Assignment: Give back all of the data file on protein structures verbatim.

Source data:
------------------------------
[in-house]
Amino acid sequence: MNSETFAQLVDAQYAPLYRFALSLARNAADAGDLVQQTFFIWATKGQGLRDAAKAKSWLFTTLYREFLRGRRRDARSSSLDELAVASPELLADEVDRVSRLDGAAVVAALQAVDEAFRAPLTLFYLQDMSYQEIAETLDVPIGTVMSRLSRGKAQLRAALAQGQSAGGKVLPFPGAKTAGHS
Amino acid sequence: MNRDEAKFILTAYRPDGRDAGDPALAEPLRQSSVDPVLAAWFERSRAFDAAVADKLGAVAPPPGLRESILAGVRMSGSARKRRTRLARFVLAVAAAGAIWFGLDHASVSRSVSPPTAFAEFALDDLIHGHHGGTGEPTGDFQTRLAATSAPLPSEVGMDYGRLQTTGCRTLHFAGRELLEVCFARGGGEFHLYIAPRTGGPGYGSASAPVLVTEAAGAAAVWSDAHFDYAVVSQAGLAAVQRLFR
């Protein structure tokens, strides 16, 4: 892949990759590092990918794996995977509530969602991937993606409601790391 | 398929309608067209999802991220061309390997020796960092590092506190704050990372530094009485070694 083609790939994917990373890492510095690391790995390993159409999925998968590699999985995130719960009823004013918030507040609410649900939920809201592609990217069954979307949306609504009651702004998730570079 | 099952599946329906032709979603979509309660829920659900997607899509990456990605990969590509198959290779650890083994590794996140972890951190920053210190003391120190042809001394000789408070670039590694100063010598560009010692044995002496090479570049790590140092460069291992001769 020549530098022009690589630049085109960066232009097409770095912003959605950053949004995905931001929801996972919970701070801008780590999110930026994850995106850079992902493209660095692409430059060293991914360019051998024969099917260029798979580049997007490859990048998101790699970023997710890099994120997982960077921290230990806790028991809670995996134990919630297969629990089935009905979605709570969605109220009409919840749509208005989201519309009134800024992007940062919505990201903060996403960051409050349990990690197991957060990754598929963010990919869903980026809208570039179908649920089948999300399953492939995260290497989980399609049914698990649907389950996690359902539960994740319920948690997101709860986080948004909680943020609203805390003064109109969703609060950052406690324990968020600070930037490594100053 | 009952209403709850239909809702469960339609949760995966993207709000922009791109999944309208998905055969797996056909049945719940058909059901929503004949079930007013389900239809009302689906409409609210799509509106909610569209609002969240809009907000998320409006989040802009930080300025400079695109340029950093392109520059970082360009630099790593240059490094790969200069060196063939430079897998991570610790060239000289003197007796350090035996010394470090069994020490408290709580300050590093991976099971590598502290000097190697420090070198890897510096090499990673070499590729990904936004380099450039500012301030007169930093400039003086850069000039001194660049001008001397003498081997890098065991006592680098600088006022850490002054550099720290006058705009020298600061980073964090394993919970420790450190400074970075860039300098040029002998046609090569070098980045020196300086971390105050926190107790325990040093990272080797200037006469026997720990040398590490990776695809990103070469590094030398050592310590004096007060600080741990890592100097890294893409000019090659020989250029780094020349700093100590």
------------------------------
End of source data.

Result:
[in-house]
Amino acid sequence: MNSETFAQLVDAQYAPLYRFALSLARNAADAGDLVQQTFFIWATKGQGLRDAAKAKSWLFTTLYREFLRGRRRDARSSSLDELAVASPELLADEVDRVSRLDGAAVVAALQAVDEAFRAPLTLFYLQDMSYQEIAETLDVPIGTVMSRLSRGKAQLRAALAQGQSAGGKVLPFPGAKTAGHS
Amino acid sequence: MNRDEAKFILTAYRPDGRDAGDPALAEPLRQSSVDPVLAAWFERSRAFDAAVADKLGAVAPPPGLRESILAGVRMSGSARKRRTRLARFVLAVAAAGAIWFGLDHASVSRSVSPPTAFAEFALDDLIHGHHGGTGEPTGDFQTRLAATSAPLPSEVGMDYGRLQTTGCRTLHFAGRELLEVCFARGGGEFHLYIAPRTGGPGYGSASAPVLVTEAAGAAAVWSDAHFDYAVVSQAGLAAVQRLFR
């Protein structure tokens, strides 16, 4: 892949990759590092990918794996995977509530969602991937993606409601790391 | 398929309608067209999802991220061309390997020796960092590092506190704050990372530094009485070694 083609790939994917990373890492510095690391790995390993159409999925998968590699999985995130719960009823004013918030507040609410649900939920809201592609990217069954979307949306609504009651702004998730570079 | 099952599946329906032709979603979509309660829920659900997607899509990456990605990969590509198959290779650890083994590794996140972890951190920053210190003391120190042809001394000789408070670039590694100063010598560009010692044995002496090479570049790590140092460069291992001769 020549530098022009690589630049085109960066232009097409770095912003959605950053949004995905931001929801996972919970701070801008780590999110930026994850995106850079992902493209660095692409430059060293991914360019051998024969099917260029798979580049997007490859990048998101790699970023997710890099994120997982960077921290230990806790028991809670995996134990919630297969629990089935009905979605709570969605109220009409919840749509208005989201519309009134800024992007940062919505990201903060996403960051409050349990990690197991957060990754598929963010990919869903980026809208570039179908649920089948999300399953492939995260290497989980399609049914698990649907389950996690359902539960994740319920948690997101709860986080948004909680943020609203805390003064109109969703609060950052406690324990968020600070930037490594100053 | 009952209403709850239909809702469960339609949760995966993207709000922009791109999944309208998905055969797996056909049945719940058909059901929503004949079930007013389900239809009302689906409409609210799509509106909610569209609002969240809009907000998320409006989040802009930080300025400079695109340029950093392109520059970082360009630099790593240059490094790969200069060196063939430079897998991570610790060239000289003197007796350090035996010394470090069994020490408290709580300050590093991976099971590598502290000097190697420090070198890897510096090499990673070499590729990904936004380099450039500012301030007169930093400039003086850069000039001194660049001008001397003498081997890098065991006592680098600088006022850490002054550099720290006058705009020298600061980073964090394993919970420790450190400074970075860039300098040029002998046609090569070098980045020196300086971390105050926190107790325990040093990272080797200037006469026997720990040398590490990776695809990103070469590094030398050592310590004096007060600080741990890592100097890294893409000019090659020989250029780094020349700093100590």